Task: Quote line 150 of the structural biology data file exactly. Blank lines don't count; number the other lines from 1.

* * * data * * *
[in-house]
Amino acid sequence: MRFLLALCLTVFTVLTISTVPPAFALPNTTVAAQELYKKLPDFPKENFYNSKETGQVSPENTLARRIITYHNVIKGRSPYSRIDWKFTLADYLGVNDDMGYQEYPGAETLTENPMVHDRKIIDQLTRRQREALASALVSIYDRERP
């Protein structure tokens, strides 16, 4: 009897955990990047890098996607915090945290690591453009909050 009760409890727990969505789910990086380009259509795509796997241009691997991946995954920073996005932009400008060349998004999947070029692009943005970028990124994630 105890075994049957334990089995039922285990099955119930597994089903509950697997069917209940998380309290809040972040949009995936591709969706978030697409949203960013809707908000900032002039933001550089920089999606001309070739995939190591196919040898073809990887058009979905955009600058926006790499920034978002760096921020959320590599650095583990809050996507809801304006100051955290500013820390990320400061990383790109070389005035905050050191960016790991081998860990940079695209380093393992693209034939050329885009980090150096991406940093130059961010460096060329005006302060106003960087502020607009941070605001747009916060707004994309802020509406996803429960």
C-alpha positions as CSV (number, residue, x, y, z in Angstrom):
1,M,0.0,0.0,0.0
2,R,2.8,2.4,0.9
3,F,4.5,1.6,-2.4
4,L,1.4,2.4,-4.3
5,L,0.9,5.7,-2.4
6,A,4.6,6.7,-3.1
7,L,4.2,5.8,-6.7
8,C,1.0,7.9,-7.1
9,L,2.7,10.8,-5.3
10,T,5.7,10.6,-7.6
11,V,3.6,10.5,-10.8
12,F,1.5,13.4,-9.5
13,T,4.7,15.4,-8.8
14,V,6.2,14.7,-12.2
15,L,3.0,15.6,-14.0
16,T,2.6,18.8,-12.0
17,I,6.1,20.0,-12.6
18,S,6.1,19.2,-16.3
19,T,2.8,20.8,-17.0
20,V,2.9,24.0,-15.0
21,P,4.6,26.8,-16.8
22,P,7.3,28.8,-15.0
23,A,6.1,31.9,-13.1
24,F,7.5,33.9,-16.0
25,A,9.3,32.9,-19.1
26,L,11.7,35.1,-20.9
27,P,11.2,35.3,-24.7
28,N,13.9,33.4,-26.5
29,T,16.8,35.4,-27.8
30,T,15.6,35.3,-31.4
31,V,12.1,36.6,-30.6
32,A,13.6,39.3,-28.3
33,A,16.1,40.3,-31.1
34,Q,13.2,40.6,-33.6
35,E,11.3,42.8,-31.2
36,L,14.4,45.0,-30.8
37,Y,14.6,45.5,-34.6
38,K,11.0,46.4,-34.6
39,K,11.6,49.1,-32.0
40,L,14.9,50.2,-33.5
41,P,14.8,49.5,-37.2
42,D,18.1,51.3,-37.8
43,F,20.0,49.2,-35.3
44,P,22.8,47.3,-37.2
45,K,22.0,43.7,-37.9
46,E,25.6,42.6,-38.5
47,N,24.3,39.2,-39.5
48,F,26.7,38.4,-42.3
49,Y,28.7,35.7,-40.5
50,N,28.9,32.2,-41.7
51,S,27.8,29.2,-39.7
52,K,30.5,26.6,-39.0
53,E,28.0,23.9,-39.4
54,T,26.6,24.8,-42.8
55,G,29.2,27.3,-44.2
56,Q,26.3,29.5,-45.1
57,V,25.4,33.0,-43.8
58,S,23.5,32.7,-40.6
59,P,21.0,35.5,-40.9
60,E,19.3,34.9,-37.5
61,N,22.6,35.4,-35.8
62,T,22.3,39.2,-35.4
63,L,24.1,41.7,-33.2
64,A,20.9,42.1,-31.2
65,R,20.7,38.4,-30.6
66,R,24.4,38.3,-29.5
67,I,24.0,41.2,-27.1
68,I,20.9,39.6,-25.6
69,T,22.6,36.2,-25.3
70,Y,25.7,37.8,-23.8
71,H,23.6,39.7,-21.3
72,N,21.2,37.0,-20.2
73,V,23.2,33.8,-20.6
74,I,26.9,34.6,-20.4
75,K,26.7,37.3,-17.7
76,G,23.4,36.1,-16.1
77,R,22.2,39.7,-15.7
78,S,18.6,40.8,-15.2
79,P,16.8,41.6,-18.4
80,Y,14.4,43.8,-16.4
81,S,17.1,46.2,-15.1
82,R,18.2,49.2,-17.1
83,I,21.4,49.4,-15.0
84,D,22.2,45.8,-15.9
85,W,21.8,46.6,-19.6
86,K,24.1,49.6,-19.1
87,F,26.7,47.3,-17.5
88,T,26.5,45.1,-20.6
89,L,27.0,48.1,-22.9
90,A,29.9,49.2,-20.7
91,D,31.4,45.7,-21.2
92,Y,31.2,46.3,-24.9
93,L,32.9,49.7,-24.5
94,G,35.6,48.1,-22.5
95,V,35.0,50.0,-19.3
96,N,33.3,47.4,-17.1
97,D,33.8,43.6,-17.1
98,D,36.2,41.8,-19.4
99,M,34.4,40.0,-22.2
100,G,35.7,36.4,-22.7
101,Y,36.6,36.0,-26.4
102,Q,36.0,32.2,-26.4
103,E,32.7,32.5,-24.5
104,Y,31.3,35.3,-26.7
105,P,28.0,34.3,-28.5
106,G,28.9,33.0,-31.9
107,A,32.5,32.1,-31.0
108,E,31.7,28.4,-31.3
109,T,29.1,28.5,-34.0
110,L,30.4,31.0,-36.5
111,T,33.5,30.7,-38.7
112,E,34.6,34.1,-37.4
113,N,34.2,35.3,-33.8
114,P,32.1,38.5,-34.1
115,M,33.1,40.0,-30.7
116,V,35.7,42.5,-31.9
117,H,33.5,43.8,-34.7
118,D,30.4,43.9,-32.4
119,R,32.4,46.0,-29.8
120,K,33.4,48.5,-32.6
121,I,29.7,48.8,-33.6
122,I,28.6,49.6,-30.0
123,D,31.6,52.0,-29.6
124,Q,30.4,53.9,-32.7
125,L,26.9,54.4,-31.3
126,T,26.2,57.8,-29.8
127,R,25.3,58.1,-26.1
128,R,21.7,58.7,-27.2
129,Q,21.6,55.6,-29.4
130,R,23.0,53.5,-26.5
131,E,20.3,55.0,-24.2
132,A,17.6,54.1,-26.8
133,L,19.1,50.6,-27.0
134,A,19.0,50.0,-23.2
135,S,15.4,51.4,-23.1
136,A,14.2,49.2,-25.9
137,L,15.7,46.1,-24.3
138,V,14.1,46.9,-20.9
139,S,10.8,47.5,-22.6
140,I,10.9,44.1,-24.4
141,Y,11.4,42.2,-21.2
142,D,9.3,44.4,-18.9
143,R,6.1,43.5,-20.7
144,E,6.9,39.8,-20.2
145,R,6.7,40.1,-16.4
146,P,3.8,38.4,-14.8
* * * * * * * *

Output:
146,P,3.8,38.4,-14.8